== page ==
By Ian Allen
Camber was founded to empower leaders with the high-quality data and insights they need to build a safer and more equitable world. Whatever else can be said of 2020, it was a year of opportunities to do just this. Working with universities, cities, states, and medical centers, we were honored to be able to help those on the front lines meet the most pressing public health challenge of our time.
As one of the founding members of the COVID-19 Tech Task Force, we were fortunate to be part of a remarkable consortium of companies working together to provide distance learning, telehealth, exposure notifications, disease surveillance, and more. In addition, Camber partnered with the COVID-19 Mobility Data Network, CrisisReady, and leading researchers at the Harvard School of Public Health to build privacy forward data systems that can provide high-quality statistical insights while protecting civil liberties.
Our role in this effort was to help public health officials understand the efficacy of nonclinical interventions. This kind of analysis was – and continues to be – essential to managing school and business closures and openings. With these insights, policymakers are armed with a scalpel rather than a broadsword, dialing interventions up and down rather than on and off, thus saving both lives and livelihoods.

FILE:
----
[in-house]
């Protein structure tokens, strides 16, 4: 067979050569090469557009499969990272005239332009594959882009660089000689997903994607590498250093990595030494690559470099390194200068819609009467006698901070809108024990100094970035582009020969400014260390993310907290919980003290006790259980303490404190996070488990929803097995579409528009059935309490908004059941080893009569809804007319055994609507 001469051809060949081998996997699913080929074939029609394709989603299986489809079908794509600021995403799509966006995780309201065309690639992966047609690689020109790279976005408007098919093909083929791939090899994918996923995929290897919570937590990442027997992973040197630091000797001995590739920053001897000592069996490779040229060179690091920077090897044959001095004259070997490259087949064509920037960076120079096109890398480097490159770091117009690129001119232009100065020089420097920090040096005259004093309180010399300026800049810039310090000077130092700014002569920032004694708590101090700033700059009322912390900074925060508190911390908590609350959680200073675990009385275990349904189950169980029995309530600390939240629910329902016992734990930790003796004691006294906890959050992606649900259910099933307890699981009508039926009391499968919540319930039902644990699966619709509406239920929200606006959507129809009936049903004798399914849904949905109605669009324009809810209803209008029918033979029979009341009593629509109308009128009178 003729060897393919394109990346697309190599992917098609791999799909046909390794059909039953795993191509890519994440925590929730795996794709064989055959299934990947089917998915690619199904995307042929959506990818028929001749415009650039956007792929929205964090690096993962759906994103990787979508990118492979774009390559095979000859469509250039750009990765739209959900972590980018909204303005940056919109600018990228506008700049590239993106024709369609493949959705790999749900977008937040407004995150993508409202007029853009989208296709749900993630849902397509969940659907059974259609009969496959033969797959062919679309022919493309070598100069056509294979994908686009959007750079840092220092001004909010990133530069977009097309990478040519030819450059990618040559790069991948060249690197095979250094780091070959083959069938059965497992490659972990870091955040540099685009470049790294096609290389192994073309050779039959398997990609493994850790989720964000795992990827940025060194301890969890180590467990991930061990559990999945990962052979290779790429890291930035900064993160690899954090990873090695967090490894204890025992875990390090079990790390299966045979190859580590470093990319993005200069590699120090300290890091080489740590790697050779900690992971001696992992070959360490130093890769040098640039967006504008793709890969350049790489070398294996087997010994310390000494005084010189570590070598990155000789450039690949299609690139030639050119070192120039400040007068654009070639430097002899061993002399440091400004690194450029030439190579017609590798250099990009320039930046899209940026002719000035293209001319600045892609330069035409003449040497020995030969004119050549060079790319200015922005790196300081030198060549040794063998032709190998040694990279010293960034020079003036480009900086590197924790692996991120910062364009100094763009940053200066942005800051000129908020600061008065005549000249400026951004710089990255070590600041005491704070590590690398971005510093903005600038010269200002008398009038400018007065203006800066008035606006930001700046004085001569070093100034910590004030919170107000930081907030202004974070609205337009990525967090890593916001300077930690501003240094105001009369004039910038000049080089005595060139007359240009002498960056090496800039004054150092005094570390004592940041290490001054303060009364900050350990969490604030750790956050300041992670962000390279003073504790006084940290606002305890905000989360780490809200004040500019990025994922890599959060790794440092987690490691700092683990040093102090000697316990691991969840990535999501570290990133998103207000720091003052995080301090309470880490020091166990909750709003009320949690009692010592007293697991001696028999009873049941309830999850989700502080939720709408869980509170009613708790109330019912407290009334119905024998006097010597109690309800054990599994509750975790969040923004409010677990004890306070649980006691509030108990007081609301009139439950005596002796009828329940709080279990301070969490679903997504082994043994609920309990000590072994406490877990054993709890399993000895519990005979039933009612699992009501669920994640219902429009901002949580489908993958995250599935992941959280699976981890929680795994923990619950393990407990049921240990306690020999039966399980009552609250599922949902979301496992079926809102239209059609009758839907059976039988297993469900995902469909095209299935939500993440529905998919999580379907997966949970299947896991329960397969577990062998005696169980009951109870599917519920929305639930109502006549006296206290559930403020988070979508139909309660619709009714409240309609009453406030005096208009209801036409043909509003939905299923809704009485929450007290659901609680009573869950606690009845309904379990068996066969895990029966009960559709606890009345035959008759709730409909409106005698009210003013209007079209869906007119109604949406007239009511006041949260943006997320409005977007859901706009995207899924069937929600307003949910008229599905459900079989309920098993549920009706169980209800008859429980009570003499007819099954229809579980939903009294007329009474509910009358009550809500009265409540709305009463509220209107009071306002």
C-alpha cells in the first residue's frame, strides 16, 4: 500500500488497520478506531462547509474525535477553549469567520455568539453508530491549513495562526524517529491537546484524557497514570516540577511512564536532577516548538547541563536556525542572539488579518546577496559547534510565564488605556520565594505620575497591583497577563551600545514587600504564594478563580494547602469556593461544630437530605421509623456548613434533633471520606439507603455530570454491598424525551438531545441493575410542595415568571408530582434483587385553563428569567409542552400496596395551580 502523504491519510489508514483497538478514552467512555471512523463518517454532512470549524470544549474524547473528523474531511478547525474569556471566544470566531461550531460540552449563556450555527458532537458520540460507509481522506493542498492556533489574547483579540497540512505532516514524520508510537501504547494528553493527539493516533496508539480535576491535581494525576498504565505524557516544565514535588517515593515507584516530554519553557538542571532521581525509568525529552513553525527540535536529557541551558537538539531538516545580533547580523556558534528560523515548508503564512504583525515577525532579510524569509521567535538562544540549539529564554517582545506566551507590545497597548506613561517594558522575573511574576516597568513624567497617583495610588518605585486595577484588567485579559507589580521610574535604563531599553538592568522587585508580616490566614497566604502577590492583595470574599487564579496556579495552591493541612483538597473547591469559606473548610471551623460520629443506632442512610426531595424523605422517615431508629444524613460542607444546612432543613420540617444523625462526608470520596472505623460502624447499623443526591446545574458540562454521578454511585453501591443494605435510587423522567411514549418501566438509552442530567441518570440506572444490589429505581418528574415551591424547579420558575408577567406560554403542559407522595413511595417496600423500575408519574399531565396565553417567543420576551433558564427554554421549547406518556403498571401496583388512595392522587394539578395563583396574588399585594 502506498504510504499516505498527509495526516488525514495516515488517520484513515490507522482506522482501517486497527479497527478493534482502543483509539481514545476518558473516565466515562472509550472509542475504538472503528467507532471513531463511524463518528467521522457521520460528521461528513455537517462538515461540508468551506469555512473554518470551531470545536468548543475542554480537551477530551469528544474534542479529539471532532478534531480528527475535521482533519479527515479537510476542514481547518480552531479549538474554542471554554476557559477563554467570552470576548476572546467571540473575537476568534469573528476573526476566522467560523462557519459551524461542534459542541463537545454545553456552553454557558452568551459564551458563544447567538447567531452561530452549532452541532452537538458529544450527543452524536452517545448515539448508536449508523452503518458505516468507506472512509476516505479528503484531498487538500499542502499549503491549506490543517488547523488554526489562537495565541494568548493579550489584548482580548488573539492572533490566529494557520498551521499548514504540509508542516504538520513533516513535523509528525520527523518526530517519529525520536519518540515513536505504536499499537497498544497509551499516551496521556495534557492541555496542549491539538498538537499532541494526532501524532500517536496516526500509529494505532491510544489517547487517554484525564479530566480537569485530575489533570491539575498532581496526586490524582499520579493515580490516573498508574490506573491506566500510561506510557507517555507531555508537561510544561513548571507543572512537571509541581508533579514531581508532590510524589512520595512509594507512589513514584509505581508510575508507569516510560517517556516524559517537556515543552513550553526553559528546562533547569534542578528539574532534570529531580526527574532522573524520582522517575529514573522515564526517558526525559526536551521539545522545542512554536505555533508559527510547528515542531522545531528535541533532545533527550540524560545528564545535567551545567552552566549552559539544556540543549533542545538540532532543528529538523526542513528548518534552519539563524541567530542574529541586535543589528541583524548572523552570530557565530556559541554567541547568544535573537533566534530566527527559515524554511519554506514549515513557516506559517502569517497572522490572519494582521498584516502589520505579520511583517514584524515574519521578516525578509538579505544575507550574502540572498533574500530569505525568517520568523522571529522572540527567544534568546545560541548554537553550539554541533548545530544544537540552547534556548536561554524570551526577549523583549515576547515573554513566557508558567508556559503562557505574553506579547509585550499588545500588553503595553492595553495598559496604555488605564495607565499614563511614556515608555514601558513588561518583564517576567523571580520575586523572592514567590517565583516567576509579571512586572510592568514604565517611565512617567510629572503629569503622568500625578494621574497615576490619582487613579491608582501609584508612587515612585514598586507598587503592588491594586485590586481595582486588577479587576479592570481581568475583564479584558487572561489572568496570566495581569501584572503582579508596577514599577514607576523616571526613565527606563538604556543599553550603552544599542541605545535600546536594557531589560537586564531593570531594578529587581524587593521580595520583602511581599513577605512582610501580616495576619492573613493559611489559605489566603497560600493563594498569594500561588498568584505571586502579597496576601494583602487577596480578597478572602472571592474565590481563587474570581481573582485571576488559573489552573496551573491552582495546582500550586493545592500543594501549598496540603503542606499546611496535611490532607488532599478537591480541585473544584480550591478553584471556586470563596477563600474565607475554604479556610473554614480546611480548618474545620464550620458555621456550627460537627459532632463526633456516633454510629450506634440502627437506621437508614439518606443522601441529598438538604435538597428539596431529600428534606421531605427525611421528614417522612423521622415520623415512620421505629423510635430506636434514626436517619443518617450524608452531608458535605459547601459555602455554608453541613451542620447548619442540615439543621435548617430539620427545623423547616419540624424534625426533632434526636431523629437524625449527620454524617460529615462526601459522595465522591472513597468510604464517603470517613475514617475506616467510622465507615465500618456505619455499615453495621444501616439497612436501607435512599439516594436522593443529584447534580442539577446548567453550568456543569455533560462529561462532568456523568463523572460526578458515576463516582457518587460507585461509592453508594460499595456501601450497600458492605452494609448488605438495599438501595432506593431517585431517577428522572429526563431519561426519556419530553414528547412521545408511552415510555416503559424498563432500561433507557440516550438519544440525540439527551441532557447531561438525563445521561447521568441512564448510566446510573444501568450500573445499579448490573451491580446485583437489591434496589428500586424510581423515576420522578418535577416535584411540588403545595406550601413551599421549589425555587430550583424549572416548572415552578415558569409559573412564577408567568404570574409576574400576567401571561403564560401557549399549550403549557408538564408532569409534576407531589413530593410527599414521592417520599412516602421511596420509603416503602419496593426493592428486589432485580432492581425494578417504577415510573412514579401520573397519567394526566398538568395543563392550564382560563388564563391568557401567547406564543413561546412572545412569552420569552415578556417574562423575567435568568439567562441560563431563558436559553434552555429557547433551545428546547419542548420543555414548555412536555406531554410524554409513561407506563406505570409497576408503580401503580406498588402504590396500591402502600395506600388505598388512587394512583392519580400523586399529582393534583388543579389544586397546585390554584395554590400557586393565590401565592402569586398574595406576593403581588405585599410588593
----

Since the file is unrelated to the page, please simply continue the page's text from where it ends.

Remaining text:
One of the great lessons of this work was this: city and state governments are still inundated with disparate, incomplete, inaccurate, and conflicting data streams and inadequate data infrastructure. To solve this, Camber worked across academia, city governments, and state agencies to build a rapidly deployable, production-ready, and portable data system that helps customers understand their data, expand their context, and build models for near real-time feedback.
But there was also a greater lesson: cities, states, and the federal government have many great public entrepreneurs who are focused every day on improving lives and building a better future. With 2020 behind us, Camber is honored to continue our work with these dedicated public servants to meet the challenges and opportunities of 2021.
Through our partnerships with Harvard and others, we are on the leading edge of public health technology and the emerging scientific consensus around COVID-19. Our work has been covered in The New Yorker and Harvard Business Review.
We’ve also applied our work to wildfire analyses and hurricane responses, uncovering shelter trends and gender disparity through our work with CrisisReady. From government to academia to nonprofits, we have been working to understand how to help deliver rapid and equitable services to constituents across demographics and regions.